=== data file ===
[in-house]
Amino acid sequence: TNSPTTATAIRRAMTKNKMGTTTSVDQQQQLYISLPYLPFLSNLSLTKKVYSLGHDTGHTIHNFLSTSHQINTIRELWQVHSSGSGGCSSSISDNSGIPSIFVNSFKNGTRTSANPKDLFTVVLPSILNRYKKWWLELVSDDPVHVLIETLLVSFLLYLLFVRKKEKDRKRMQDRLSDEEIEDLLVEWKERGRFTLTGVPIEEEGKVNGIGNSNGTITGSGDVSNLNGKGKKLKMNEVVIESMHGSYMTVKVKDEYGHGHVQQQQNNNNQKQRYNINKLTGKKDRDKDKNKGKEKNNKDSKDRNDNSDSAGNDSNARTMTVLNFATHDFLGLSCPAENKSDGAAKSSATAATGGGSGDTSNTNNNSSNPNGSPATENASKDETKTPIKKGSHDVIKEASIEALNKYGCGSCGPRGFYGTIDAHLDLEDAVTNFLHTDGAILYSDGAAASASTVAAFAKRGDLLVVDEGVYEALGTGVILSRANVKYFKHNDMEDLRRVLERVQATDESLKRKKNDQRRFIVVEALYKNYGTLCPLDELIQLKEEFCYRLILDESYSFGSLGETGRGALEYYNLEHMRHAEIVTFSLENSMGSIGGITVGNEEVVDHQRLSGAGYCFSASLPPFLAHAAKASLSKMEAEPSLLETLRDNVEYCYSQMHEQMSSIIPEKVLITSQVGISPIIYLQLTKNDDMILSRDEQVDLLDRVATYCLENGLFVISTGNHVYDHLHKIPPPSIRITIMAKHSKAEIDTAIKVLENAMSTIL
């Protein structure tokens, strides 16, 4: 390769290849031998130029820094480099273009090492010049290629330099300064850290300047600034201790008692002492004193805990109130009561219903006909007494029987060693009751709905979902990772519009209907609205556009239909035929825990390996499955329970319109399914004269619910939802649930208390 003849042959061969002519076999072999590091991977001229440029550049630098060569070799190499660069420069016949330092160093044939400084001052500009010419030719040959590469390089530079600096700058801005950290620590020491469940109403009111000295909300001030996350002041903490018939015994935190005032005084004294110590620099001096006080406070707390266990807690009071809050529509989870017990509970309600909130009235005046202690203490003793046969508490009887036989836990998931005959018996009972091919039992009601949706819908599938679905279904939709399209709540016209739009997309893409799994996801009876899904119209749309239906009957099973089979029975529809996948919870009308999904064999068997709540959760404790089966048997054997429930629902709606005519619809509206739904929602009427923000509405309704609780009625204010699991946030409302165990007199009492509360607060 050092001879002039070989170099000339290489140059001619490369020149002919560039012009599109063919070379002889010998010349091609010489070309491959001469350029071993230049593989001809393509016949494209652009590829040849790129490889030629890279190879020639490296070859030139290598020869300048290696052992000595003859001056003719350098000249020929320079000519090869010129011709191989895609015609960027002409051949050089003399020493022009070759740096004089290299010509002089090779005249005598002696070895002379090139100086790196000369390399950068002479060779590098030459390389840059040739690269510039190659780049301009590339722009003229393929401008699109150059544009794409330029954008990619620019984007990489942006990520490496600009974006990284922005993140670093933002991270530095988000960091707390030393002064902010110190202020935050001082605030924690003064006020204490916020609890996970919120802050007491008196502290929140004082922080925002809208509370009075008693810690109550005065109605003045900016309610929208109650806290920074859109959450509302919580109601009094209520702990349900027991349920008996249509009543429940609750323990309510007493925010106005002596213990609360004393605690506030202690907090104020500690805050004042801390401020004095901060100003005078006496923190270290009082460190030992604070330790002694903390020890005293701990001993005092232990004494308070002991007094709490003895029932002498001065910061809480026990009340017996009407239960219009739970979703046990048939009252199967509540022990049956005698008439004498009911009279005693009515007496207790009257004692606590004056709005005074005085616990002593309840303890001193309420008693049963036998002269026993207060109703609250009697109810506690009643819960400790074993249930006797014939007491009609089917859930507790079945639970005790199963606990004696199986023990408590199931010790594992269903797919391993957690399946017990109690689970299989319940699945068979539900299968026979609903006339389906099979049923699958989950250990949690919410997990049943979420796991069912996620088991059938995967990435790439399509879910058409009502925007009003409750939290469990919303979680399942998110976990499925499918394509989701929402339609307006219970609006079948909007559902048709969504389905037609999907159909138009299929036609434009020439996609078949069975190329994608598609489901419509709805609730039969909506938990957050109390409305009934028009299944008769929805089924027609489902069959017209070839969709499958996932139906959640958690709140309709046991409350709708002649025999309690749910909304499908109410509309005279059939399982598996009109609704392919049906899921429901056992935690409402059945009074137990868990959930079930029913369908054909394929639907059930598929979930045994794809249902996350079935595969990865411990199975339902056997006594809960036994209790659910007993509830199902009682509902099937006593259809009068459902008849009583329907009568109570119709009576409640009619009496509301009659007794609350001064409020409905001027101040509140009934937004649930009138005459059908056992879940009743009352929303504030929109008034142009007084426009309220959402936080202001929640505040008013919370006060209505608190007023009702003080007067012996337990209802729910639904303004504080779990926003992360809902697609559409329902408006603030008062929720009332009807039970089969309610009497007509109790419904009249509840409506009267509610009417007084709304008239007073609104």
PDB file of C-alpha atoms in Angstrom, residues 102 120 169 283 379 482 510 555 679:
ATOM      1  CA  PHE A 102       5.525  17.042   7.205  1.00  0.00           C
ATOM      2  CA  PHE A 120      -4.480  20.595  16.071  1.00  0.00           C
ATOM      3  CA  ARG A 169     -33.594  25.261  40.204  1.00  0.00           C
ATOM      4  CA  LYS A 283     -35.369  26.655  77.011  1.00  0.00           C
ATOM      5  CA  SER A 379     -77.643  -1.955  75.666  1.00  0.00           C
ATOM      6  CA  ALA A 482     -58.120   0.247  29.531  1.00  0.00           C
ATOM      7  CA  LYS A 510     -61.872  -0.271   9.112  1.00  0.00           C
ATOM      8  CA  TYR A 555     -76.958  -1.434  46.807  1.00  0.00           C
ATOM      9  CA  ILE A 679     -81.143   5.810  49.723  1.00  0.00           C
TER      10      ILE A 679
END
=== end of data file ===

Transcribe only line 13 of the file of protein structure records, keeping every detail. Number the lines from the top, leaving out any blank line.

ATOM      9  CA  ILE A 679     -81.143   5.810  49.723  1.00  0.00           C